3. Hi, still teaching myself, Larry's books are great. As I am not in the computer field, when I go to places like PHP.net for info I usually can't figure out what they are really trying to say to me. I hope that my question below is proper for this forum, if not please excuse my question and I will respectfully withdraw it. I bought the PHP 5 Advanced book really to learn OOP, something very new to me. I am able to work through Larry's examples an do eventually get things to work when I modify the examples, to be sure I understand how the coding works. I took Script 3.1 db_sessions.inc.php and decided to turn it into an object, originally I wasn't able to get it to work no matter what I tried. On PHP.net I saw: "When using objects as session save handlers, it is important to register the shutdown function with PHP to avoid unexpected side-effects from the way PHP internally destroys objects on shutdown and may prevent the write and close from being called. Typically you should register 'session_write_close' using the register_shutdown_function() function." I tried to figure out what this meant but wasn't able to make my script work, until I found an example on the Internet in a chat room that initiated the the function like this below, not by just sending the objects, but by passing each of them in a different array along with a '$this' as a separate array item: session_set_save_handler( array($this,'OpenSession'), array($this,'CloseSession'), array($this,'ReadSession'), array($this,'WriteSession'), array($this,'DestroySession'), array($this,'GarbageCollectionSession')); Then everything worked, "CloseSession, ReadSession, WriteSession, DestroySession and GarbageCollectionSession are all objects that do their respective tasks. Can someone tell me why passing them as arrays with item [0] = "$this", and then item [1] = "TheObject" works, and also what kind of parameter have I passes. I would have not guessed that I could pass an array to a function in that manner without first assigning it to a variable? I am using XAMPP, PHP 5.3.8 and am on a Windows 7 PC. Any insight would be appreciated. Tony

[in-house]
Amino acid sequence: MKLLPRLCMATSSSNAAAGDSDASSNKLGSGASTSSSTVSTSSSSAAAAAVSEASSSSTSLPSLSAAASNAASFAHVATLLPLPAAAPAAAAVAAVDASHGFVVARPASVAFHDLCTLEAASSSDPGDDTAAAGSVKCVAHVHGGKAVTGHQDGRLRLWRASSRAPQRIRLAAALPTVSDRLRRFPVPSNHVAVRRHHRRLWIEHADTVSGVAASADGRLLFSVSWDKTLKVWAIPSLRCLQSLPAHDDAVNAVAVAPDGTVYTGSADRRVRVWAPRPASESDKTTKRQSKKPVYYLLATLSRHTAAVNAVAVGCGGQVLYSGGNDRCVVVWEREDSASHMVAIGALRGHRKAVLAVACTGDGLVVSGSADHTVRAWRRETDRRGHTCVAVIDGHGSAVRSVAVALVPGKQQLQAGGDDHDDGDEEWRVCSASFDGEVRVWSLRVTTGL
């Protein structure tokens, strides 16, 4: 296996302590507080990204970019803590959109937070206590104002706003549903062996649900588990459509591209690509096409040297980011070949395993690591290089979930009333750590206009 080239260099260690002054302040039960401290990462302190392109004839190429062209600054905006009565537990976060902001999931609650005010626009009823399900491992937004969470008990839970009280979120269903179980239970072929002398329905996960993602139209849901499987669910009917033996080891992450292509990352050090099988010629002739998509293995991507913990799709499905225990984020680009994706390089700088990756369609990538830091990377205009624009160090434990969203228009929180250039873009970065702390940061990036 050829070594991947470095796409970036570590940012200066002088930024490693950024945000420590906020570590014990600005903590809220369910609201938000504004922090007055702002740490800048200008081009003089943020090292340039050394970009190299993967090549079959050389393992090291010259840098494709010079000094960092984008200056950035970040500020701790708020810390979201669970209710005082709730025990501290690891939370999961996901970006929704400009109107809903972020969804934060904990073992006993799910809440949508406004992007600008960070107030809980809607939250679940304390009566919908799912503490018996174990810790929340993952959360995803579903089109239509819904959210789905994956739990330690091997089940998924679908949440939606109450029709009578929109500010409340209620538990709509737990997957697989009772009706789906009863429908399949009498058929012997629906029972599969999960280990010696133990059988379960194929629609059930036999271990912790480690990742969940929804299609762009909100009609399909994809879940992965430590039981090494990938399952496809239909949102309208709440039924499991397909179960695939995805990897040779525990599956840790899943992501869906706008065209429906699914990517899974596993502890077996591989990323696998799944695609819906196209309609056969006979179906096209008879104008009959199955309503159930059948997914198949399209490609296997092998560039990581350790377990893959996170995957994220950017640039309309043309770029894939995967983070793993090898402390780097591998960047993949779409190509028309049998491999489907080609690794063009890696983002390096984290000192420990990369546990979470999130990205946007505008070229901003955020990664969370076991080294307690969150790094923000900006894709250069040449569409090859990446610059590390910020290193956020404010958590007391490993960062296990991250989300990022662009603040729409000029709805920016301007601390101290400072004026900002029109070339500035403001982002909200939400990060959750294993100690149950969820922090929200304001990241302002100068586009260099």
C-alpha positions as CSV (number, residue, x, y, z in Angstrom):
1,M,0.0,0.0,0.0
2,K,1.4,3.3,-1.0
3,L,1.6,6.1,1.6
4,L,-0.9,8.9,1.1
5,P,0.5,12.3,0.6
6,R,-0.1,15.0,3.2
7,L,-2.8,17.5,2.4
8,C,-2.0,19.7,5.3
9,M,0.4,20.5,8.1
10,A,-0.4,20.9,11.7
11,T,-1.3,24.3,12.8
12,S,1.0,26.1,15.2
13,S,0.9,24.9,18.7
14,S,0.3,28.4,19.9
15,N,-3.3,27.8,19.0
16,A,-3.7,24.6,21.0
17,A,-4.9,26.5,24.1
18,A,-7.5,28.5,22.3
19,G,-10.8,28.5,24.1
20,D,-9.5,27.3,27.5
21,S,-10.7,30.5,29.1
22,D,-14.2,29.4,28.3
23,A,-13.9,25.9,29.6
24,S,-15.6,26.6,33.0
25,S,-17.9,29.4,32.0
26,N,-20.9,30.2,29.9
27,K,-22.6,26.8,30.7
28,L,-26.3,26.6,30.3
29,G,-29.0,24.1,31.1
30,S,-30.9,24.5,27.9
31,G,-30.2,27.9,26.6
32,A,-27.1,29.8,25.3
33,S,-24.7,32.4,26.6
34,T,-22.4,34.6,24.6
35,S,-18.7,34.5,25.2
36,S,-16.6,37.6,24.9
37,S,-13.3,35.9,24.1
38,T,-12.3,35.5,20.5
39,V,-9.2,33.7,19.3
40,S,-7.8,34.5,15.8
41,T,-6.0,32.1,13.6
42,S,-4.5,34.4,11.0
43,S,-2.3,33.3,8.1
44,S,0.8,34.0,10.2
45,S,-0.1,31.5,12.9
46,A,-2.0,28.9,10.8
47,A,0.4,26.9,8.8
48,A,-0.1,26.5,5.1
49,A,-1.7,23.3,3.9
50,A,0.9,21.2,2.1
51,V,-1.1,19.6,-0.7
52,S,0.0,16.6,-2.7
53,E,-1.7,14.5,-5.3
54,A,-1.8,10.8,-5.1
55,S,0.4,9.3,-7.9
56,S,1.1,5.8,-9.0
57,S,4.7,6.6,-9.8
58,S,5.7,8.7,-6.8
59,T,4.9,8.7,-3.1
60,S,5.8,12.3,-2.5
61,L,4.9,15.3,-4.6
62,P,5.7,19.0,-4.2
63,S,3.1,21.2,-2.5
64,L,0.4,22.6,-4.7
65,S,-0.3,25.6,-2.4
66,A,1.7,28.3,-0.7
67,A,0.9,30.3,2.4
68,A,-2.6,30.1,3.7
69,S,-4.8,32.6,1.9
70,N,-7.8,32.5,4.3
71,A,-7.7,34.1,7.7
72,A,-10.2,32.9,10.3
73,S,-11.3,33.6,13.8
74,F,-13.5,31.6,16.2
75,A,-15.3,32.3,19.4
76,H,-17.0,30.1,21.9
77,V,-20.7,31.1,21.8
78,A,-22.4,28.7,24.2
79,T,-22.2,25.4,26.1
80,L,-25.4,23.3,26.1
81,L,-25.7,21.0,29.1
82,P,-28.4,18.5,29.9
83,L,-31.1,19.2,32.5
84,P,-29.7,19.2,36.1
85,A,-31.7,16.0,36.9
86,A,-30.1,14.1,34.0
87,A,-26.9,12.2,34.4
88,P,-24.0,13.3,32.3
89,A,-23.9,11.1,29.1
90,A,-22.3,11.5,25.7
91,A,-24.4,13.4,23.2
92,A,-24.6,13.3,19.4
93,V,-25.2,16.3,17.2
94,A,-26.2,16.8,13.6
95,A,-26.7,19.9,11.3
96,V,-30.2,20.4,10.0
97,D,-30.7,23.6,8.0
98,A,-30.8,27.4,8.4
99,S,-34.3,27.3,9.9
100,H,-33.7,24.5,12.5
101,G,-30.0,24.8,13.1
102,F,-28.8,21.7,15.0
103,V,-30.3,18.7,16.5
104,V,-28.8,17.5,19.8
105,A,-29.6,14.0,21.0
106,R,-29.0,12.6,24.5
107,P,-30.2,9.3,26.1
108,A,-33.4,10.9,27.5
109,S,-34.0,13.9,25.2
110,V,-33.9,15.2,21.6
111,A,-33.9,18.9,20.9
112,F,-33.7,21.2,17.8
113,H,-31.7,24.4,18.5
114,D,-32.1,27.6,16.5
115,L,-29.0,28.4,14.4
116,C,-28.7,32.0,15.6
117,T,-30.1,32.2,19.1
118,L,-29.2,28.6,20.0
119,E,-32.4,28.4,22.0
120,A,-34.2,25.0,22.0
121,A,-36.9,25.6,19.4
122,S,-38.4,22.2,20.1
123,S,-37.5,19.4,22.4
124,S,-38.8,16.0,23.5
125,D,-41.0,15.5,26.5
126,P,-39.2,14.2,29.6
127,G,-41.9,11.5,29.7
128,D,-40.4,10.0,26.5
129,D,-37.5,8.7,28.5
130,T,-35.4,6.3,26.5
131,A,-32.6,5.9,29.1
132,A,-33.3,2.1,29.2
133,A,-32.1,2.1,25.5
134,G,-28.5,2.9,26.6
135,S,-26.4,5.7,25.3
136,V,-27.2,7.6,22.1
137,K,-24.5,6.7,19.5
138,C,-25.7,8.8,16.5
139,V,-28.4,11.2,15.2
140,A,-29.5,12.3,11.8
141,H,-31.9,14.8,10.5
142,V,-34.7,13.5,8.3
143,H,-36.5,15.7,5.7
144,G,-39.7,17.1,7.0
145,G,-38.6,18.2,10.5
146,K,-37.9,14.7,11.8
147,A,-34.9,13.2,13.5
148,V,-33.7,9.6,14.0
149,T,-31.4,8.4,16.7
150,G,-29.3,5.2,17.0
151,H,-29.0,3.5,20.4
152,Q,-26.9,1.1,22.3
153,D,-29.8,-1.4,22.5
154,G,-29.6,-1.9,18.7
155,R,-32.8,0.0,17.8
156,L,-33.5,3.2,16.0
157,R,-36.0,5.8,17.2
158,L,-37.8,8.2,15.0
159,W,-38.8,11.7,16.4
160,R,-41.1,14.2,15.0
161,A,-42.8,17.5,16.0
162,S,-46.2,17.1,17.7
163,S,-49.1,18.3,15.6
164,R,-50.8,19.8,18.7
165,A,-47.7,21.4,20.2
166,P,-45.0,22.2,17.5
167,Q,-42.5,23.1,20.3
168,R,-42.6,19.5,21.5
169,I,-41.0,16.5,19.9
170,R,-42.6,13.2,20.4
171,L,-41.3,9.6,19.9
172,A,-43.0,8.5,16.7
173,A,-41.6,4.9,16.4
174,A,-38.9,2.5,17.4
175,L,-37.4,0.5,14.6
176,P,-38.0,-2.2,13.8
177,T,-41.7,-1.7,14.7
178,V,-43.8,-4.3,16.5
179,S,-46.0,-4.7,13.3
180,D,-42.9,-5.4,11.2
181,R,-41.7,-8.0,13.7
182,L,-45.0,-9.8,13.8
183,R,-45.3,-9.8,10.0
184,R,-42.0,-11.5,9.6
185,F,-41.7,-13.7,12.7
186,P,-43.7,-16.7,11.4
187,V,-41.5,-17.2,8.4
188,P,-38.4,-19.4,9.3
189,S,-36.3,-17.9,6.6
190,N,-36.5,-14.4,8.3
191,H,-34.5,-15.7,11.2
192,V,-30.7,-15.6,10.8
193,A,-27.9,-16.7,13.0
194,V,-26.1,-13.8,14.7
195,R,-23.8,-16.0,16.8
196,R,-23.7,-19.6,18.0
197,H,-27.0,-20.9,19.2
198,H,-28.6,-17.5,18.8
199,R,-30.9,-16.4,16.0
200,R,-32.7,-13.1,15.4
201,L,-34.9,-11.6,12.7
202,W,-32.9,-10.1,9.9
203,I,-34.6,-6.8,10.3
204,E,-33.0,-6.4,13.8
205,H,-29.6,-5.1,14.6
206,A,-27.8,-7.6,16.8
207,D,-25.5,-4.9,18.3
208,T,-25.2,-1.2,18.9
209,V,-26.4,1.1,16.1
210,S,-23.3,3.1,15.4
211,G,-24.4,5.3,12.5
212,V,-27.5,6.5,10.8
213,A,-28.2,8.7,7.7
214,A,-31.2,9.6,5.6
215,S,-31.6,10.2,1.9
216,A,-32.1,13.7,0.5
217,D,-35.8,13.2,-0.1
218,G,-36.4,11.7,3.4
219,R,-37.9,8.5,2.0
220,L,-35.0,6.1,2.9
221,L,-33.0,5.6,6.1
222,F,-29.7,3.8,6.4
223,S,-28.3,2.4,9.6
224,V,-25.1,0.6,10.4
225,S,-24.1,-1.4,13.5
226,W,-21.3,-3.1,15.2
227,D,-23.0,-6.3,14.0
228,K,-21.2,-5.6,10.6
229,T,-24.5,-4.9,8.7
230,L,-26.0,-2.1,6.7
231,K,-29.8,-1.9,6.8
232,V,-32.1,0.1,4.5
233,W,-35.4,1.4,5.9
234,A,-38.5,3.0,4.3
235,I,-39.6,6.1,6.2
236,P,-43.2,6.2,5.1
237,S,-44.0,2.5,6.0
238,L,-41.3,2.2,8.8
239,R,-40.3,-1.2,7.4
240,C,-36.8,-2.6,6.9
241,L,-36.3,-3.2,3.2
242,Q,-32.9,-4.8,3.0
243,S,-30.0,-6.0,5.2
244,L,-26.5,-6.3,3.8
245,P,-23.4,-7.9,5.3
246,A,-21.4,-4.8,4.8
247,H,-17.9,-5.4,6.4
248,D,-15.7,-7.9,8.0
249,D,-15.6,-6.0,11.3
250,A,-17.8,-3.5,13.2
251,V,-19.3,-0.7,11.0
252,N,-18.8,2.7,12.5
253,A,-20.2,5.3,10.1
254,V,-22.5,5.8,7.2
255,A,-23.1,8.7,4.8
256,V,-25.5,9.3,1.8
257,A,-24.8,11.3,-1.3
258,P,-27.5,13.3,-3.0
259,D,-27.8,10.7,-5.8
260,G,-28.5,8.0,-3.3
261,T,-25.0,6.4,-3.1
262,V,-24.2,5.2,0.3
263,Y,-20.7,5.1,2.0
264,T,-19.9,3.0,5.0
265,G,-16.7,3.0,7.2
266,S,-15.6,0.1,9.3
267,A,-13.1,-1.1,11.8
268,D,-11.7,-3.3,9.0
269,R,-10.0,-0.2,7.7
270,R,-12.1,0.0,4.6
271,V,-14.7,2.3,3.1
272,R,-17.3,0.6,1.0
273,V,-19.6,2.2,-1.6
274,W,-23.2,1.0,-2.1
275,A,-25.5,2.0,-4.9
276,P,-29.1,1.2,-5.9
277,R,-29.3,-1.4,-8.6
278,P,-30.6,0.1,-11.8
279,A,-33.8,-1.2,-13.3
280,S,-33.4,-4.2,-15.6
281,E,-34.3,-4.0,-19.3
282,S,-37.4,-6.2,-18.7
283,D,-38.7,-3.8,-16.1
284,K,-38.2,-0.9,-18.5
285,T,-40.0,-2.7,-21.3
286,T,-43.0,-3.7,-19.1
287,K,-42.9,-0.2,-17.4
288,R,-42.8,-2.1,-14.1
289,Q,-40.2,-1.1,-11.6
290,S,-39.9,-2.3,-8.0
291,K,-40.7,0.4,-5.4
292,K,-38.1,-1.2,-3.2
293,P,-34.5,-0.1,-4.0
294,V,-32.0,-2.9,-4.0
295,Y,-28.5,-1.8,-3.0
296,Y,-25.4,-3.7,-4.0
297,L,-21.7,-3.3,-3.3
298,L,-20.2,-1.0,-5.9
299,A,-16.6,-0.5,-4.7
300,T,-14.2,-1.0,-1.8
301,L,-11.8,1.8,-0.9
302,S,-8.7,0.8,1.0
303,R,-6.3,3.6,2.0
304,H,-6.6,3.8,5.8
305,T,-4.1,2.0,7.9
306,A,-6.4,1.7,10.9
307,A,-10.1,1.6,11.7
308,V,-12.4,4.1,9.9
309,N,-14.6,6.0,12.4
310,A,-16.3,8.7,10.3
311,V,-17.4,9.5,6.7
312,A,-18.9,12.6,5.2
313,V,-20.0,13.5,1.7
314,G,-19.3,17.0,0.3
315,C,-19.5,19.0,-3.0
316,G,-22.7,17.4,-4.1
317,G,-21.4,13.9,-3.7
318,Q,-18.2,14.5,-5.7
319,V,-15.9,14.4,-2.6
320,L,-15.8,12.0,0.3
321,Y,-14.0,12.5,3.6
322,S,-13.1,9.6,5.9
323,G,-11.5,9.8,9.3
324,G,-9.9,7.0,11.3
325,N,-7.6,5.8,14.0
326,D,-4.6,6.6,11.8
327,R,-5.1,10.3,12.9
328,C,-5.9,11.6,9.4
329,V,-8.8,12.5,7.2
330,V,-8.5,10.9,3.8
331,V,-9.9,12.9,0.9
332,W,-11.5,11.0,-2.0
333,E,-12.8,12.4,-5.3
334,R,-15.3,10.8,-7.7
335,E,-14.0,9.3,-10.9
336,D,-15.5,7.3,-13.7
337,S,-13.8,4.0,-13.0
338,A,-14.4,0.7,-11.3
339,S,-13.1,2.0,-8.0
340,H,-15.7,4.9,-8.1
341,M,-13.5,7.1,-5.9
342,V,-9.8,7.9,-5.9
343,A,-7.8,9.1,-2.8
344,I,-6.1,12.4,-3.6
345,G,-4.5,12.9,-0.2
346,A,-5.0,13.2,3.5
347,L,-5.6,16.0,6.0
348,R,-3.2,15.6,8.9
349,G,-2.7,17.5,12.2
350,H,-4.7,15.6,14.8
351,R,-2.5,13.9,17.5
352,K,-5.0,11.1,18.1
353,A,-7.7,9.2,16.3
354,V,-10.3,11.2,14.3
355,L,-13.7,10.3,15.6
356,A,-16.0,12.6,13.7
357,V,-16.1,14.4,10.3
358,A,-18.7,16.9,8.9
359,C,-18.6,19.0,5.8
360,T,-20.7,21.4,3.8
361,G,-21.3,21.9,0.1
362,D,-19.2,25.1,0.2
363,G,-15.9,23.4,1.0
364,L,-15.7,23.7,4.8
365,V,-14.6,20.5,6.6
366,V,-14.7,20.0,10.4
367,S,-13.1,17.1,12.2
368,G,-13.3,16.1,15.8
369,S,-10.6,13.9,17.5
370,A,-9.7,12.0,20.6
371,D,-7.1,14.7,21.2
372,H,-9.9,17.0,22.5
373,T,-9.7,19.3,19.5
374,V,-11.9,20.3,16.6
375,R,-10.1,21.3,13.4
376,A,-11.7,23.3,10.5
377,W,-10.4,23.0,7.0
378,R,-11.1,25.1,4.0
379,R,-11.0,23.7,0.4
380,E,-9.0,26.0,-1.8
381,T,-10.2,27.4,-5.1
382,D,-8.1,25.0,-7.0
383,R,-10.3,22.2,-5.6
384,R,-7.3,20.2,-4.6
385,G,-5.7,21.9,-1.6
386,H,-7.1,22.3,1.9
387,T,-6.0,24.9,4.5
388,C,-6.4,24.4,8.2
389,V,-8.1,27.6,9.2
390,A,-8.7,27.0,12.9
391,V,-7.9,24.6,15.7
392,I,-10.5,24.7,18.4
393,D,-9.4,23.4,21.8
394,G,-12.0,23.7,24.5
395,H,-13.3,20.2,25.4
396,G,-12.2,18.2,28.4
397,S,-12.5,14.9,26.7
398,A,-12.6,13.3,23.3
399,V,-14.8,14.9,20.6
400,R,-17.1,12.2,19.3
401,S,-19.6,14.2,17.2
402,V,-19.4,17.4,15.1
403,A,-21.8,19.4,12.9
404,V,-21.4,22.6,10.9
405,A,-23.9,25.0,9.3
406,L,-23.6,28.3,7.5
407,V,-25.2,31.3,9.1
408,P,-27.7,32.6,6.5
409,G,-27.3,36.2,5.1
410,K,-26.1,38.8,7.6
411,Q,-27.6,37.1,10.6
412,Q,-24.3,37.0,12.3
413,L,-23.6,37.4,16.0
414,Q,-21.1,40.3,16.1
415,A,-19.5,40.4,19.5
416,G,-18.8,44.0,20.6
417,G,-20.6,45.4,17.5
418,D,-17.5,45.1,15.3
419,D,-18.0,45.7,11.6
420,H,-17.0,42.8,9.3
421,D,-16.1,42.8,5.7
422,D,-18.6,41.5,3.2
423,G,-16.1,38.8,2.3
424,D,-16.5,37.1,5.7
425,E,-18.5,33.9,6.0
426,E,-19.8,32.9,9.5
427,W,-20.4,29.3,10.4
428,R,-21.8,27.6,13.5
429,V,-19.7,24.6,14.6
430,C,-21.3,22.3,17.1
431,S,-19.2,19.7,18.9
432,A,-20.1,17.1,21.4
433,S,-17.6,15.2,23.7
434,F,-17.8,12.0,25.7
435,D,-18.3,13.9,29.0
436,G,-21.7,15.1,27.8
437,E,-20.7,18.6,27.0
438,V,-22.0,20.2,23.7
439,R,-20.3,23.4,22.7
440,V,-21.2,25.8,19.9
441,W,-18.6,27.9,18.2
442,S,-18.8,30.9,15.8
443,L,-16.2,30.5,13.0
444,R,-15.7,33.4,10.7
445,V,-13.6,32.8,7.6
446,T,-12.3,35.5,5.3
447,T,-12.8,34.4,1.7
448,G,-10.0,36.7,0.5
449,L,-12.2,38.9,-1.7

4. Jonathan, Larry and HartleySan, thank you very much. The members of these boards are all so helpful.